The effect of amphiphilic siloxane oligomers on fibroblast and keratinocyte proliferation and apoptosis
Lynam, Emily, Xie, Yan, Loli, Bree, Dargaville, Tim R., Leavesley, David I., George, Graeme, & Upton, Zee (2010) The effect of amphiphilic siloxane oligomers on fibroblast and keratinocyte proliferation and apoptosis. Journal of Biomedical Materials Research Part A. (In Press)
The formation of hypertrophic scars is a frequent medical outcome of wound repair and often requires further therapy with treatments such as Silicone Gel Sheets (SGS) or apoptosis-inducing agents, including bleomycin. Although widely used, knowledge regarding SGS and their mode of action is limited. Preliminary research has shown that small amounts of amphiphilic silicone present in SGS have the ability to move into skin during treatment. We demonstrate herein that a commercially available analogue of these amphiphilic siloxane species, the rake copolymer GP226, decreases collagen synthesis upon exposure to cultures of fibroblasts derived from hypertrophic scars (HSF). By size exclusion chromatography, GP226 was found to be a mixture of siloxane species, containing five fractions of different molecular weight. By studies of collagen production, cell viability and proliferation, it was revealed that a low molecular weight fraction (fraction IV) was the most active, reducing the number of viable cells present following treatment and thereby reducing collagen production as a result. Upon exposure of fraction IV to human keratinocytes, viability and proliferation was also significantly affected. HSF undergoing apoptosis after application of fraction IV were also detected via real-time microscopy and by using the TUNEL assay. Taken together, these data suggests that these amphiphilic siloxanes could be potential non-invasive substitutes to apoptotic-inducing chemical agents that are currently used as scar treatments.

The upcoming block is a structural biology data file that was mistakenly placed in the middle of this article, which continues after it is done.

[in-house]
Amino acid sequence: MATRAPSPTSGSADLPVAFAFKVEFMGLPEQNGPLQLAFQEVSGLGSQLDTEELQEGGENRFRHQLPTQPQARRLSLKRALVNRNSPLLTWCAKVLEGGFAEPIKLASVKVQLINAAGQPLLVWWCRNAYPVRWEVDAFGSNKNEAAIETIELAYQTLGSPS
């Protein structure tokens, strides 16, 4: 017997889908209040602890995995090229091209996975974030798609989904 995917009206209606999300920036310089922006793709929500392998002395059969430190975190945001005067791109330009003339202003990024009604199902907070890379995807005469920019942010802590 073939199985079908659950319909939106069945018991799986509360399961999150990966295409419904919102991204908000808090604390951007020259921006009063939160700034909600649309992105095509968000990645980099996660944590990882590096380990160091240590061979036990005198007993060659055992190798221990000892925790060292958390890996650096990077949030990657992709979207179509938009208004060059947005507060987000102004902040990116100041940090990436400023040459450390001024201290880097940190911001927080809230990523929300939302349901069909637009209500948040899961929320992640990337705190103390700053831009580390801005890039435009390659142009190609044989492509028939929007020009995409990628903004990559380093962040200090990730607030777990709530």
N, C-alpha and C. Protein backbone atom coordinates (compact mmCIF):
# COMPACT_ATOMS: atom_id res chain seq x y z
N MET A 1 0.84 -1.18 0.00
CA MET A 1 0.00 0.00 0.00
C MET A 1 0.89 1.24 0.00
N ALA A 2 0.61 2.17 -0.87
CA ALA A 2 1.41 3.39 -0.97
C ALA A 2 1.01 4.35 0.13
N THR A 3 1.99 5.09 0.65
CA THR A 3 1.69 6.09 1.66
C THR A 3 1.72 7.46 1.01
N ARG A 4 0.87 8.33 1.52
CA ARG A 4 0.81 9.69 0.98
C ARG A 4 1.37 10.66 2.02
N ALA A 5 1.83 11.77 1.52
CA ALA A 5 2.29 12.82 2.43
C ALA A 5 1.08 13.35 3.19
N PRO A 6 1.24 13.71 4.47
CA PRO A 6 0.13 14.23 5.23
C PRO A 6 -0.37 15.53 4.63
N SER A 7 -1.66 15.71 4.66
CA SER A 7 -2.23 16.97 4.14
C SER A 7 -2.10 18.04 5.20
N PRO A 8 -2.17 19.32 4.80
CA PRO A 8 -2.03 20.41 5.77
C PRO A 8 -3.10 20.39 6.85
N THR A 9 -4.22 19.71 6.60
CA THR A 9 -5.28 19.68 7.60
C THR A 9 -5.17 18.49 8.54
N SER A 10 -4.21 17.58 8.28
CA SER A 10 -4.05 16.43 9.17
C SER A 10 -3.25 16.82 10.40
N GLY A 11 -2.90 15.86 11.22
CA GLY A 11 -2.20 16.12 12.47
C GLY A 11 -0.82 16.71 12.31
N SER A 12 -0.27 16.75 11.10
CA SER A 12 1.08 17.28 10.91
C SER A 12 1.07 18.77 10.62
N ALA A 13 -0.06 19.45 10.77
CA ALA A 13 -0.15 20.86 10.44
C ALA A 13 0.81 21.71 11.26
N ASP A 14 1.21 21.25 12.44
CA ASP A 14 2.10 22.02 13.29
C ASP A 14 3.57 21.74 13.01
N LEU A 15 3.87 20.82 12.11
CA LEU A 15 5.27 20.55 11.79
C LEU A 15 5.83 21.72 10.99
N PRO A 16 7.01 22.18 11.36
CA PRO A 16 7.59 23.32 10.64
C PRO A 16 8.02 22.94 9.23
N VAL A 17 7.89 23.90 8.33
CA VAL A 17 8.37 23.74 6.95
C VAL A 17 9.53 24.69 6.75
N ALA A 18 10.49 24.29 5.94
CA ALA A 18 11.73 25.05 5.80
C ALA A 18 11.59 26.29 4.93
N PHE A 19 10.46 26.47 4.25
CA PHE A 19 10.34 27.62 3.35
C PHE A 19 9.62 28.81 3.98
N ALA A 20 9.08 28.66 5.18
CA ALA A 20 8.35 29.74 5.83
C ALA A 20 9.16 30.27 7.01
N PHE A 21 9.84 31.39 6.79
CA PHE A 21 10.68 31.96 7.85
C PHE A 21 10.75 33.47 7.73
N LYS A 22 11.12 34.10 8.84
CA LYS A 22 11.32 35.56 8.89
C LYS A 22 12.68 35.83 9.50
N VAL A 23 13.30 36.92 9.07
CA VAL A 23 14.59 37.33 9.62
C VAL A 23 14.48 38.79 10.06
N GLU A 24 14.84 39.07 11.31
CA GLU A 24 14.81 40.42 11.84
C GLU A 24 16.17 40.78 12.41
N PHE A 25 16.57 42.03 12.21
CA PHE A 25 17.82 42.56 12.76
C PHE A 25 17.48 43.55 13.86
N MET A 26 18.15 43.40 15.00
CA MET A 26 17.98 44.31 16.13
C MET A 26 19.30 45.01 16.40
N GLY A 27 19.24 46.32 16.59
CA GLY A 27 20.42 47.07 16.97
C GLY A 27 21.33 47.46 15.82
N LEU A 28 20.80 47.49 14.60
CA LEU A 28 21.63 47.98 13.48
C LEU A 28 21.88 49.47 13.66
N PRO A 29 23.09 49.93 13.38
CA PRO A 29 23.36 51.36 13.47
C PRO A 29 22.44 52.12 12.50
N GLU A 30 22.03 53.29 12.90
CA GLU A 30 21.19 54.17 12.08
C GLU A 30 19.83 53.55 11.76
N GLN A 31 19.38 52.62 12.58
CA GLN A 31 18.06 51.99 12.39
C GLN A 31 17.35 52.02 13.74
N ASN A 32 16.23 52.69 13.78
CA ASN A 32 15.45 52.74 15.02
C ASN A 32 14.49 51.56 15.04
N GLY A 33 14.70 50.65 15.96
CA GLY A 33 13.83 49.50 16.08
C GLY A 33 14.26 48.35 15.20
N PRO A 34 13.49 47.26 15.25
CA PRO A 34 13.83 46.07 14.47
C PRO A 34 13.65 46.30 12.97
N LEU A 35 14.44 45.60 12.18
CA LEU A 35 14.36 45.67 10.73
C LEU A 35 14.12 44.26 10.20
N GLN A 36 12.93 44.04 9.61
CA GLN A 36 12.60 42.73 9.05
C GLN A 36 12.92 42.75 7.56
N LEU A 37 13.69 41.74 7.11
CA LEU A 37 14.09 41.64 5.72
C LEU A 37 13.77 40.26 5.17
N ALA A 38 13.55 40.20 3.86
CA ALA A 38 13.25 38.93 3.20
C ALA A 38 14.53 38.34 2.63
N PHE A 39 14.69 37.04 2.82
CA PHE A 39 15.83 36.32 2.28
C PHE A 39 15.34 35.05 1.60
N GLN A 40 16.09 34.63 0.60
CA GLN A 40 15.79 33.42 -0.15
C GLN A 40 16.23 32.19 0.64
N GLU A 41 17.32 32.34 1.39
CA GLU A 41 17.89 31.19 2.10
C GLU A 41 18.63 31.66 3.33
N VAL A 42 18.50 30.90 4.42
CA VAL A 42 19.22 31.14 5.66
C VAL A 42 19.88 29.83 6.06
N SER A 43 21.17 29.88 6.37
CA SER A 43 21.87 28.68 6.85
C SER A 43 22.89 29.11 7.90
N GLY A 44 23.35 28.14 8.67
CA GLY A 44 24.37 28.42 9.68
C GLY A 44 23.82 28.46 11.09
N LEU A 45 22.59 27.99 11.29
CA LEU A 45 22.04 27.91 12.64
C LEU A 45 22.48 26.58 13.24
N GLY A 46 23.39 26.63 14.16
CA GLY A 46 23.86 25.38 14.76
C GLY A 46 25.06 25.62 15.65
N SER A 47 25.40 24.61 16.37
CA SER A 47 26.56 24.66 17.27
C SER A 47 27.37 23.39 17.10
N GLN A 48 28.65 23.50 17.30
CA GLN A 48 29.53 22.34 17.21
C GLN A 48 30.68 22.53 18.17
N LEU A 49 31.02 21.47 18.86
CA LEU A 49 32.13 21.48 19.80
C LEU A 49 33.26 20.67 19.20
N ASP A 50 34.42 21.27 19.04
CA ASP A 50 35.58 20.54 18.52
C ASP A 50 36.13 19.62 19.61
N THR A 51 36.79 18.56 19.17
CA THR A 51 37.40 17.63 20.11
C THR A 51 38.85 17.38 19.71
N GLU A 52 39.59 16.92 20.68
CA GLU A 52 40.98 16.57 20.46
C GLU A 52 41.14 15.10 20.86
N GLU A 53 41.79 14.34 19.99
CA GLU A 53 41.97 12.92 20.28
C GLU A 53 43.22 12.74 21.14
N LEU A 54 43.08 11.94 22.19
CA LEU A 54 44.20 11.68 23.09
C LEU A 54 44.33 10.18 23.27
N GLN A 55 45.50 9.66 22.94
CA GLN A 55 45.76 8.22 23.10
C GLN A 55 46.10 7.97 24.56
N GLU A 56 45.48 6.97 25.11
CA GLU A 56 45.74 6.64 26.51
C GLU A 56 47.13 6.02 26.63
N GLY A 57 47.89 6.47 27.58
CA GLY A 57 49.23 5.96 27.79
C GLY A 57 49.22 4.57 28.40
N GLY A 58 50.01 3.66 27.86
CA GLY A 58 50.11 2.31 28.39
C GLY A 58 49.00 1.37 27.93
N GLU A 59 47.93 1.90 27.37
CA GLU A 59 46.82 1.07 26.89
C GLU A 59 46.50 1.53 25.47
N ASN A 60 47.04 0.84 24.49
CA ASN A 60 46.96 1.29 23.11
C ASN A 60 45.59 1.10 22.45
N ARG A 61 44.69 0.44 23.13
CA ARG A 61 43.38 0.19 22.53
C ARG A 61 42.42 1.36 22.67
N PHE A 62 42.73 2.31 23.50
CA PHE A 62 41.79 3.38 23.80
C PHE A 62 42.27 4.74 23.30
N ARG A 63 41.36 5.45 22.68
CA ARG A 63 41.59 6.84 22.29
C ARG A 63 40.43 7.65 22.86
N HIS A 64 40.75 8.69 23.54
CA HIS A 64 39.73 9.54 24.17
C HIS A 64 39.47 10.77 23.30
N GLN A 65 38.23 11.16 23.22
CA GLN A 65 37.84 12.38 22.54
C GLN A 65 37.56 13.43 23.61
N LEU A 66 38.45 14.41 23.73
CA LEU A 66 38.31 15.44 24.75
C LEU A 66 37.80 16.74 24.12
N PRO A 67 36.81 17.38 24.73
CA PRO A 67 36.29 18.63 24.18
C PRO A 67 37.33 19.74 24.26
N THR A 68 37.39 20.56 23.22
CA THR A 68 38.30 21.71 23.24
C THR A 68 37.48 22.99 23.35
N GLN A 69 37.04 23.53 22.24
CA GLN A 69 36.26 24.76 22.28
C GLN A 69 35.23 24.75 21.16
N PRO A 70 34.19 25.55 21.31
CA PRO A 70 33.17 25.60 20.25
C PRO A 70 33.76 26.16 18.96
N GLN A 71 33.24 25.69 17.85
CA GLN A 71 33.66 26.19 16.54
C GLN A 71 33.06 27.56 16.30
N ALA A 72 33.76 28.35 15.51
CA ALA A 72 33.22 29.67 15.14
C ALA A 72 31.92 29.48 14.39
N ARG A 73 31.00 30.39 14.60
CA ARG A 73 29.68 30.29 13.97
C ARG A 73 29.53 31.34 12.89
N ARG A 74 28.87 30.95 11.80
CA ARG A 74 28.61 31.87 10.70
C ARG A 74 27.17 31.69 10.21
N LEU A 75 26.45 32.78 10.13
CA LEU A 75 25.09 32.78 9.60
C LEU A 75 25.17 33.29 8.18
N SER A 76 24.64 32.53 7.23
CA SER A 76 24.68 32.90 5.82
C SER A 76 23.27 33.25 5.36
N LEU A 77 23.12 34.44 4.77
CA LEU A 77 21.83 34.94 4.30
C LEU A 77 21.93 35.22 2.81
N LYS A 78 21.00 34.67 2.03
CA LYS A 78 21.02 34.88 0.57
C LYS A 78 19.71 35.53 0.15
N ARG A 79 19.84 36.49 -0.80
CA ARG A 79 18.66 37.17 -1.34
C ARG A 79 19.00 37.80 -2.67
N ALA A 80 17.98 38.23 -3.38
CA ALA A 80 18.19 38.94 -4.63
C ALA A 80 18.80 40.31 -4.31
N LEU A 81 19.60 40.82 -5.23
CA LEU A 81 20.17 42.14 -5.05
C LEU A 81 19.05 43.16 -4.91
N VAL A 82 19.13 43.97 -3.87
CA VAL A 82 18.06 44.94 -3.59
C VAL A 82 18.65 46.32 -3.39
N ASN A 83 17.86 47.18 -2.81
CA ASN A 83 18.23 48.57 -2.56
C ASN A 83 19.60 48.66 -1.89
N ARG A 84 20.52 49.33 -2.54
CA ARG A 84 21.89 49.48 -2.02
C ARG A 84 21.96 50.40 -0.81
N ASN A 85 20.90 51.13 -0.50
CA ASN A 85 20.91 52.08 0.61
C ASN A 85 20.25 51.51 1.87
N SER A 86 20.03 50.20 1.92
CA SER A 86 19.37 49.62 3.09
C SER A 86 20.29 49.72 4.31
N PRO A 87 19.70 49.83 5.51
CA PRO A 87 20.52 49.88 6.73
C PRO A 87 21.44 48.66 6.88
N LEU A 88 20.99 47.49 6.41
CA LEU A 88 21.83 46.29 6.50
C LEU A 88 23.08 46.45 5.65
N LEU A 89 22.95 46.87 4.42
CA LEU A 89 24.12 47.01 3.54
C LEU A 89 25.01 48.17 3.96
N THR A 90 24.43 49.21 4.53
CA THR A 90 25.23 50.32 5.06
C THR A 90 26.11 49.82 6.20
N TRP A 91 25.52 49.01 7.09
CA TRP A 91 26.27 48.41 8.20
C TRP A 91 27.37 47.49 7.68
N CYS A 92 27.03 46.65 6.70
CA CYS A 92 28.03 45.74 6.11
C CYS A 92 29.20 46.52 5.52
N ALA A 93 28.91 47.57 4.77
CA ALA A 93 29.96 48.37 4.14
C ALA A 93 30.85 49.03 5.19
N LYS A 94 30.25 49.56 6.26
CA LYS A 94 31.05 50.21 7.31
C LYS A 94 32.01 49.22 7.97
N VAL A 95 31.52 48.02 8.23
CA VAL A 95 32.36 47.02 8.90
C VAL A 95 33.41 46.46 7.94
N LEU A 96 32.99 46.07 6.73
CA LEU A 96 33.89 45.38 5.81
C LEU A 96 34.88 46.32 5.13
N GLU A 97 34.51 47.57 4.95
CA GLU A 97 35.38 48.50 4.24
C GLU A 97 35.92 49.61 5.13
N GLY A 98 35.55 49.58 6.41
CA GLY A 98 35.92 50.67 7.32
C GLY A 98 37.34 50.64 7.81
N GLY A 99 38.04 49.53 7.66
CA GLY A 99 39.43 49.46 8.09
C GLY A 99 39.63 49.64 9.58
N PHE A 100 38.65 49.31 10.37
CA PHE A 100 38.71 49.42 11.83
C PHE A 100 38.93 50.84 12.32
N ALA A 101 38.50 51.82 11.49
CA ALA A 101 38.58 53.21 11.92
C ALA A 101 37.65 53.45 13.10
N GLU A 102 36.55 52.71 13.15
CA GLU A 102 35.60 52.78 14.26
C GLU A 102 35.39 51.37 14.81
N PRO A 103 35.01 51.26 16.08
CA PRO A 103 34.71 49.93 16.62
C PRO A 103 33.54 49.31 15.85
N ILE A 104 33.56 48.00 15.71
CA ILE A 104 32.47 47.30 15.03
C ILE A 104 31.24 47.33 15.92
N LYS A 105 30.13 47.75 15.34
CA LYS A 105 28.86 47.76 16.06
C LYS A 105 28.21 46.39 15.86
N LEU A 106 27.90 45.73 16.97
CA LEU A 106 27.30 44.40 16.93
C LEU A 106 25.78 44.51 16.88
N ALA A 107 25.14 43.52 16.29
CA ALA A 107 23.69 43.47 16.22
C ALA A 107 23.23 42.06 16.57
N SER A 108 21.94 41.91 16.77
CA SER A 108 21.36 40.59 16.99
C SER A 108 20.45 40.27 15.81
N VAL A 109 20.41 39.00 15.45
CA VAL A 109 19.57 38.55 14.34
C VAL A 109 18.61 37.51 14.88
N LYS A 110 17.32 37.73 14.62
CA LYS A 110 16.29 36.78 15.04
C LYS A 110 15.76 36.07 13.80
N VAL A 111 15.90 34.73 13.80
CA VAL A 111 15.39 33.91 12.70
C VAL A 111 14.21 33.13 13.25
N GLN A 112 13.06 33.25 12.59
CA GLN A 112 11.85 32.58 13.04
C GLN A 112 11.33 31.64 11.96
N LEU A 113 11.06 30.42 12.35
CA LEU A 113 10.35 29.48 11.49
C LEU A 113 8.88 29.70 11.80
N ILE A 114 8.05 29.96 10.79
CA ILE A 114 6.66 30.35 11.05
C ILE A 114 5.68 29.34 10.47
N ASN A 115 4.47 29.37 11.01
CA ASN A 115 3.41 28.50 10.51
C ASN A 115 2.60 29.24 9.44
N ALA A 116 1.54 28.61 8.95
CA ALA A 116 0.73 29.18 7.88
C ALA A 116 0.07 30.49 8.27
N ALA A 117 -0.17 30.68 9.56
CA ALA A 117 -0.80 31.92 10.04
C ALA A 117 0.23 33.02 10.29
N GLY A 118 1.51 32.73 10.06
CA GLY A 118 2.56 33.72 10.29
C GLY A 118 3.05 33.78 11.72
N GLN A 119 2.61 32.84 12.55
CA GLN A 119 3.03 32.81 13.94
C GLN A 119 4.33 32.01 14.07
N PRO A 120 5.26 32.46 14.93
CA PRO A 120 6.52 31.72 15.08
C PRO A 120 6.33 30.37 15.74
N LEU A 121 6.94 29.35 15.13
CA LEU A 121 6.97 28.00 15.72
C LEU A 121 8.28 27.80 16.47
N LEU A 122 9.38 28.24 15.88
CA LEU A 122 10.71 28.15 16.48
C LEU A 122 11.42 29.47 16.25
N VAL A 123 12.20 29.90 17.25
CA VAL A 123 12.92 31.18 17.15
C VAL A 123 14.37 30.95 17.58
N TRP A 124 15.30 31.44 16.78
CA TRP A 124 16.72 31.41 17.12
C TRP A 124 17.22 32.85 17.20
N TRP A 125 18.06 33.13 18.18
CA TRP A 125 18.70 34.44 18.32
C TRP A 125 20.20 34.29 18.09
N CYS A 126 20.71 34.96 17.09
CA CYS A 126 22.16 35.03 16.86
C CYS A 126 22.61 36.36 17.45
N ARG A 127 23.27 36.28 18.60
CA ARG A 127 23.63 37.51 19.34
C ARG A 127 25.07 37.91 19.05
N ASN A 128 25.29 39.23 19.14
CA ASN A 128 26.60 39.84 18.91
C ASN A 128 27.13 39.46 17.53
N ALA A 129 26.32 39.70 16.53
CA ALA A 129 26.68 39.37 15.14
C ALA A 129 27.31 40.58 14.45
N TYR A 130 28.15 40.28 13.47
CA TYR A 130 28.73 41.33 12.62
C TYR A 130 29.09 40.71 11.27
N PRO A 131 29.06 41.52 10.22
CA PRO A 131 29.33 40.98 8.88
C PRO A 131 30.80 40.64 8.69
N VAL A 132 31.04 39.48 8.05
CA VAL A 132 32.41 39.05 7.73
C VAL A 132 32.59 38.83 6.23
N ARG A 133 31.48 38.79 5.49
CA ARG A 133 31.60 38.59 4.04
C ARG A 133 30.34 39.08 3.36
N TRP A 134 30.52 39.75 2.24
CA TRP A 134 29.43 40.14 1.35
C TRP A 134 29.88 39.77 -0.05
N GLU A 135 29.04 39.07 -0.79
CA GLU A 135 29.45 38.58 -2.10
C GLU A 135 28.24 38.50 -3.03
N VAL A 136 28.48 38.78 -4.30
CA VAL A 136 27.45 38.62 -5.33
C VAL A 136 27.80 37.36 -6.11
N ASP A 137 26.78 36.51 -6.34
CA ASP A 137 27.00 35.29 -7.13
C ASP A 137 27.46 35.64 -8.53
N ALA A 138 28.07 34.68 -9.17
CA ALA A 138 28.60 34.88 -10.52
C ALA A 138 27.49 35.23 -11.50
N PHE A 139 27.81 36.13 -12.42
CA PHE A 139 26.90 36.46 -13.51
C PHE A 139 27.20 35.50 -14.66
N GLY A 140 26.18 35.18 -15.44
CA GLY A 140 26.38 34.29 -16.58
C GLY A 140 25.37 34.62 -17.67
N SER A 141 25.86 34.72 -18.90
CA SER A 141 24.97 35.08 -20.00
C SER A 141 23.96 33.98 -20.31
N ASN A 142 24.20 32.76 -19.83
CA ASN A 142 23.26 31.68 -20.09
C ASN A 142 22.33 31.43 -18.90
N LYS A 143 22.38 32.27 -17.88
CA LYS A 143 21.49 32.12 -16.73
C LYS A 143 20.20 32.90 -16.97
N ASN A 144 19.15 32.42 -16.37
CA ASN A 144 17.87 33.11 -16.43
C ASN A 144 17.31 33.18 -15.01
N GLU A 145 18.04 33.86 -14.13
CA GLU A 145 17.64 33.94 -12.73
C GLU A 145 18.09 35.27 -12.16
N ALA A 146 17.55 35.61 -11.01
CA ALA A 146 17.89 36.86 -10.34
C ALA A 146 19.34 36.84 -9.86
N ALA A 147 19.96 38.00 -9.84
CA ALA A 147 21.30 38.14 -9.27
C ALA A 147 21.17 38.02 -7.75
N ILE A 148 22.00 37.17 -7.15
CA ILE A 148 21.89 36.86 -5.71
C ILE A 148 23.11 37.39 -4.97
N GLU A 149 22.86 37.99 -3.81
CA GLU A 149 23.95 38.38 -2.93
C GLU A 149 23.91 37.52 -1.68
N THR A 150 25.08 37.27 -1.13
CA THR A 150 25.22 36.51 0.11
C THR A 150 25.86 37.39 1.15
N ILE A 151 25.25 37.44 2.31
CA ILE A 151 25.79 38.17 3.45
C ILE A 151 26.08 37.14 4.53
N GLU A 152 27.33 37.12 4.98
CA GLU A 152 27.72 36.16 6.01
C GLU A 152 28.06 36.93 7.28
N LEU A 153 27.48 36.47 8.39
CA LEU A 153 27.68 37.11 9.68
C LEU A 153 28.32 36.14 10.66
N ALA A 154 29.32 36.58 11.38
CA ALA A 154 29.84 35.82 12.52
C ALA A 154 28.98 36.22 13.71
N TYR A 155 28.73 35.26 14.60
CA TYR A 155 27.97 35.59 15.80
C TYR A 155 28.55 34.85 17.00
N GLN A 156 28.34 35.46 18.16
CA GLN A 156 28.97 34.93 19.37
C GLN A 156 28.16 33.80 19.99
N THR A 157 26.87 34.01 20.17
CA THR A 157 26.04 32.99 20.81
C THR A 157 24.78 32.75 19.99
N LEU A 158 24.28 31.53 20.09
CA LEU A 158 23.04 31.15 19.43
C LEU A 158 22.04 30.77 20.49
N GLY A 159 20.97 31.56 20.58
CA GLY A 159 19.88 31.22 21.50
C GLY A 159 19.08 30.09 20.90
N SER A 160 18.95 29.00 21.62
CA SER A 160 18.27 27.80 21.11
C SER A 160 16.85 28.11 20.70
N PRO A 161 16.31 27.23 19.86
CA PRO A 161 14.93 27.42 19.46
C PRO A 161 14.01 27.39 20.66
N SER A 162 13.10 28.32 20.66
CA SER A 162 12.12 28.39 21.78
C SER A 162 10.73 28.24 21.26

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|Item Type:||Journal Article|
|Keywords:||Fibroblast, Keratinocytes, Silicone, Hypertrophic Scar, Apoptosis|
|Subjects:||Australian and New Zealand Standard Research Classification > ENGINEERING (090000) > BIOMEDICAL ENGINEERING (090300) > Biomaterials (090301)|
|Divisions:||Past > QUT Faculties & Divisions > Faculty of Science and Technology|
Current > Institutes > Institute of Health and Biomedical Innovation
|Deposited On:||15 Jul 2010 08:12|
|Last Modified:||01 Mar 2012 00:26|
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